One of the most troubling problems when working on an engine is when one either inadvertently rounds off a bolt head, or encounters one that has been rounded off. A couple of times, I’ve felt like boiling in oil would be too good for the unnamed so-called mechanic who put that rounded off bolt back in. His problem might have been solved, but he solved it by doubling mine.
The standard method of dealing with this problem is to use a pair of Vice Grip ™locking pliers. Unfortunately, I’ve found that all too often, there isn’t enough space to attach the Vice Grips ™ to the bolt head and still be able to turn them enough to loosen the bolt.
Well, Irwin, the manufacturer of Vice Grips ™ has come up with a new way of dealing with this problem. Their Bolt-Grip ™ sockets are the greatest thing since sliced bread for taking out bolts with rounded off heads. Let me tell you how I encountered them.
I was removing the head of a small car I own, which appeared to have a blown head gasket. When it came time to remove the head bolts, I grabbed my favorite 24” breaker bar, and put the right size socket on it to remove those stubborn bolts. As I worked my way through the bolts, being sure to work from end to end, as to not warp my head, I reached a bolt that wouldn’t budge; in fact, it snapped my socket. Well, I did what anyone else would have done; I went to my local auto parts store and bought another socket. Unfortunately, all they had were 12 point sockets. So, I put my new 14mm 12 point socket on my breaker bar, gave it a little shove, and promptly rounded the bolt head. Now I was in trouble.
Since the 12 point socket obviously wasn’t going to remove that bolt, I had to find something better, like a 6 point socket. So I jumped back in my car, went to another auto parts store, and found a 6 point socket. Arriving back at my workshop, I put it on my breaker bar, expecting to get my head bolt loose, and… you guessed it; all I succeeded in doing was to round the head off more. Now I was really in trouble.
I was contemplating a life of drilling and grinding to get that bolt head off, because there was no other way I could get on it. Vice Grips ™ wouldn’t help at all; there wasn’t any way to get them in where the bolt head was. I really wasn’t thrilled about the idea of drilling and grinding; not only because it was a hardened bolt, and it would have taken me forever. But, even worse than that, all those metal filings would have been inside of my engine. Looked to me like goodbye engine.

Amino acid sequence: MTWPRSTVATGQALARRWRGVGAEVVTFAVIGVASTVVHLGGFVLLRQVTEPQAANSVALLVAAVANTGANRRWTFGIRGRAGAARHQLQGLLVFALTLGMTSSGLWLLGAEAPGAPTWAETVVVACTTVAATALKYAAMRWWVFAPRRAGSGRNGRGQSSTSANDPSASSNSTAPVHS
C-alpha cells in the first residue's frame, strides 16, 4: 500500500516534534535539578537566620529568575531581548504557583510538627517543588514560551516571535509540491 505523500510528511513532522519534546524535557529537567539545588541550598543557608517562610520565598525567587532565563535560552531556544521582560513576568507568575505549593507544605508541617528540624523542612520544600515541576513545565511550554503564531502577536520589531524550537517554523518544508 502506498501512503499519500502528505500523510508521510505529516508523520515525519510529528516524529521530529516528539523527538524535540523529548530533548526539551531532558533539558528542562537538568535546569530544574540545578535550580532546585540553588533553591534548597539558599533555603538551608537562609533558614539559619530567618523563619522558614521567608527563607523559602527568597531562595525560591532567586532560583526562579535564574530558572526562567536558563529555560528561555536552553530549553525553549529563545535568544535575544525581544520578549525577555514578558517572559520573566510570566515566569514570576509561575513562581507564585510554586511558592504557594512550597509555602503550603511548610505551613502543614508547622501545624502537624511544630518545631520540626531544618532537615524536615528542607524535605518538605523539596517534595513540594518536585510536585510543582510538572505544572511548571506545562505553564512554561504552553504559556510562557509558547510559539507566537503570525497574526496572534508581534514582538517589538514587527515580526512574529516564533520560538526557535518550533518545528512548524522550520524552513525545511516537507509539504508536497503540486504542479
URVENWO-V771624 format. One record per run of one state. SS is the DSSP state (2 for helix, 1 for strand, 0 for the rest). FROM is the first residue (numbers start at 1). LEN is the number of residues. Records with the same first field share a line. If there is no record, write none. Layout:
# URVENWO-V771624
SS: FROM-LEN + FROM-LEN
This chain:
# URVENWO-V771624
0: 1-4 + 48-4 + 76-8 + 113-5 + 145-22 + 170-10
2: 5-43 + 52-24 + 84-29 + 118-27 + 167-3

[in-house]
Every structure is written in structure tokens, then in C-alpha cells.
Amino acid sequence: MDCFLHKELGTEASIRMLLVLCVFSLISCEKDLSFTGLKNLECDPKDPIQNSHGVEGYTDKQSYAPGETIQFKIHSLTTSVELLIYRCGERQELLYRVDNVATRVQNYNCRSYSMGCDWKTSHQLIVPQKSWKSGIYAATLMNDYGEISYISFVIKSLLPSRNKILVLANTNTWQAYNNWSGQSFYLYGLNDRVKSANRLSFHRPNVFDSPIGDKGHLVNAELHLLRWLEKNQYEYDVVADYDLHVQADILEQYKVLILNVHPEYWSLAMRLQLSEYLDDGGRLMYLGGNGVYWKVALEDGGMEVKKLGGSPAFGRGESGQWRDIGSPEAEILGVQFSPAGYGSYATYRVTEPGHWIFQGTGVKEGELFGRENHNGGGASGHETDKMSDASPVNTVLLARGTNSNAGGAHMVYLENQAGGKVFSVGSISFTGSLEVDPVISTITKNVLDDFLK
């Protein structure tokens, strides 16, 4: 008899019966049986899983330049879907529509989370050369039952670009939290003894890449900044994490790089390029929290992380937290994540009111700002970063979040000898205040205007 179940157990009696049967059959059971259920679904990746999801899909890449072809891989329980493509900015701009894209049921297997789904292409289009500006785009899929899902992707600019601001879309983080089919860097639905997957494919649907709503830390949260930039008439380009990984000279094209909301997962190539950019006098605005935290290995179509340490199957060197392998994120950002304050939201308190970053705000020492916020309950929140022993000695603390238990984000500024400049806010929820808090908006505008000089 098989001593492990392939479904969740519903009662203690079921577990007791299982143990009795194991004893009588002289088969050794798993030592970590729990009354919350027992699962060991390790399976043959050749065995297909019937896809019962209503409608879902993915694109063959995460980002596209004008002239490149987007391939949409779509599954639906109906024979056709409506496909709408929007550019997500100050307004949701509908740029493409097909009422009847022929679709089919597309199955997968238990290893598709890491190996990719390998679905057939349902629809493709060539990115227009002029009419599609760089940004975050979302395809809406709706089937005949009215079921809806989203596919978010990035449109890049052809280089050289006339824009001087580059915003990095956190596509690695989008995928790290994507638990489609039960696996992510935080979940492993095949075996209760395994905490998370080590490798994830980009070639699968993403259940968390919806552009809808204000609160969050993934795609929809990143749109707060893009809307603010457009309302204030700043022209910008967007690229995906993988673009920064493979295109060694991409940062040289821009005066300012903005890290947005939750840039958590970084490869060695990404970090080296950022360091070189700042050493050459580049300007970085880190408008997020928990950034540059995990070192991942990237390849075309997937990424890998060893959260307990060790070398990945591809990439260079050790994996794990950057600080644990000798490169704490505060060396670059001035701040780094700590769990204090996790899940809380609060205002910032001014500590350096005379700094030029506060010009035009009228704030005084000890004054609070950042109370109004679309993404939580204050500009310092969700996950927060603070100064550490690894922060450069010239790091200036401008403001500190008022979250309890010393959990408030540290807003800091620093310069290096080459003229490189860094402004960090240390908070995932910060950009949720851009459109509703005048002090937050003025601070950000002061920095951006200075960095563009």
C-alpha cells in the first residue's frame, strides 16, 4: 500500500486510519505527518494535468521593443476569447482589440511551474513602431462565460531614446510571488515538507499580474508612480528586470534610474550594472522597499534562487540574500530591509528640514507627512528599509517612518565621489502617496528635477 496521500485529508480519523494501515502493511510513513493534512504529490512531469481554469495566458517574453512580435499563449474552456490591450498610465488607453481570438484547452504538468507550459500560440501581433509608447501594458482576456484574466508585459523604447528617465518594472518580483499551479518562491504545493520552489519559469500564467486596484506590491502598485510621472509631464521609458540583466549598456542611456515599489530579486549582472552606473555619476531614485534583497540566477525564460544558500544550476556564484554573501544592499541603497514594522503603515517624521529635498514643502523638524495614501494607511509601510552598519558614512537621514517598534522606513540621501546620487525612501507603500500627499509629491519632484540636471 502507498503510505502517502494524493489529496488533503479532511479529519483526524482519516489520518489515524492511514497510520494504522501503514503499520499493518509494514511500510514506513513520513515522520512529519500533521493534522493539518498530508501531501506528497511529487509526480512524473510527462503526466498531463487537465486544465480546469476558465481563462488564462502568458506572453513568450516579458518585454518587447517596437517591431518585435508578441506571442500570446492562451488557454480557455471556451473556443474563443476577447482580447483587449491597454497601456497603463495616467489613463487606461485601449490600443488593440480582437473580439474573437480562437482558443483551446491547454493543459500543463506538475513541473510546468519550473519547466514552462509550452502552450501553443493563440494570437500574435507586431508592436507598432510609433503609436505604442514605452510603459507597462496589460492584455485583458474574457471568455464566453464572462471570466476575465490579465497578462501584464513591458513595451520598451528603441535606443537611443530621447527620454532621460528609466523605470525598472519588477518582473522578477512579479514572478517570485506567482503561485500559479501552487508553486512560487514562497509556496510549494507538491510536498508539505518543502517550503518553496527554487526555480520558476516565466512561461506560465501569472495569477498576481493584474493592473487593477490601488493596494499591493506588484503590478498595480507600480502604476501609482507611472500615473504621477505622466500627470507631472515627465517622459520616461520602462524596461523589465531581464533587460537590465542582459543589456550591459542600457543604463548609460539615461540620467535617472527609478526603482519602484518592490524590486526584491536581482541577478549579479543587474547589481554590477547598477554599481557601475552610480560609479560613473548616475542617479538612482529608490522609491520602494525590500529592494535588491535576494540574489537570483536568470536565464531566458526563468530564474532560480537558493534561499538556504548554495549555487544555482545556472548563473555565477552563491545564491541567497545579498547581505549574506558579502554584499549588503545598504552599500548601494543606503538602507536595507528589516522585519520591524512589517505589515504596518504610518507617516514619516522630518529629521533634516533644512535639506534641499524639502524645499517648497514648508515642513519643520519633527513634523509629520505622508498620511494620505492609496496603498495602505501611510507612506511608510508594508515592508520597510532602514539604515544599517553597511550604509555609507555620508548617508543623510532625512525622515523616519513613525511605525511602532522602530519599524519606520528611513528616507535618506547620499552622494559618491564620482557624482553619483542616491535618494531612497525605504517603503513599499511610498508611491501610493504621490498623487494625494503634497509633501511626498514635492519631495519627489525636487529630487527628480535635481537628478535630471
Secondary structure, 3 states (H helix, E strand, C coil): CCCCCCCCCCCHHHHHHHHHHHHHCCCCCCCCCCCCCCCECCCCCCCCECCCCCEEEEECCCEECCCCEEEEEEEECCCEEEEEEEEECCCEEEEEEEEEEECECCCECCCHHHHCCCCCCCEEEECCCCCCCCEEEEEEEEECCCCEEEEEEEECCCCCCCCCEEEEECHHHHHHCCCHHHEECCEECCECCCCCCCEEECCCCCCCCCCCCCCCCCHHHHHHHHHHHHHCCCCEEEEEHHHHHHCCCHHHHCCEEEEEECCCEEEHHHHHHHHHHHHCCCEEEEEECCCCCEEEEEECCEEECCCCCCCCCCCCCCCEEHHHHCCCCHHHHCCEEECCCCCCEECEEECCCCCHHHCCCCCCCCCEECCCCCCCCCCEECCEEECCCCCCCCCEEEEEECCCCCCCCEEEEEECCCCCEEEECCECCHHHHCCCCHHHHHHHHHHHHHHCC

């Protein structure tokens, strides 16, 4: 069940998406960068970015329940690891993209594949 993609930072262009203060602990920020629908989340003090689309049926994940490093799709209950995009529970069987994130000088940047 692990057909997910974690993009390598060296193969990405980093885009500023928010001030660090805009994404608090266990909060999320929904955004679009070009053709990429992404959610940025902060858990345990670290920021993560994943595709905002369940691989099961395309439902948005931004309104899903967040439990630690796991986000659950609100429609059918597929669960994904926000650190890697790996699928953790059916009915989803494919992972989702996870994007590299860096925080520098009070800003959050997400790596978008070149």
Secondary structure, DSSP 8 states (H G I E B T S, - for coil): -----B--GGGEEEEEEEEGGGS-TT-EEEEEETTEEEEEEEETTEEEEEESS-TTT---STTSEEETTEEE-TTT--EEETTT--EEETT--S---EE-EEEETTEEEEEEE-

After fretting and fuming for a while, I decided to go back to the auto parts store and take a look at impact wrenches. I really didn’t have much confidence that I could get that bolt out any better with an impact wrench, but I was flat out of ideas. That’s when I found the Bolt-Grip ™ sockets.
It looked like a good bet, so I bit the bullet, bought a set and brought them home. I’ll have to say, that that stubborn head bolt didn’t have a chance. I picked the right size Bolt-Grip ™ socket, put it on my 24” breaker bar, and went at it. Ten seconds later, that head bolt was loosened and on its way out.
So, what’s the secret of these wonderful sockets? The unique design alternates large semi-circular cutouts for the corners with angled blades to dig in and grip the flats of the bolt. Because of that, the harder you apply torque to the socket, the better it grabs the bolt head, literally cutting into the metal and firmly gripping it. The only way that bolt won’t come out, is if something breaks before it comes loose.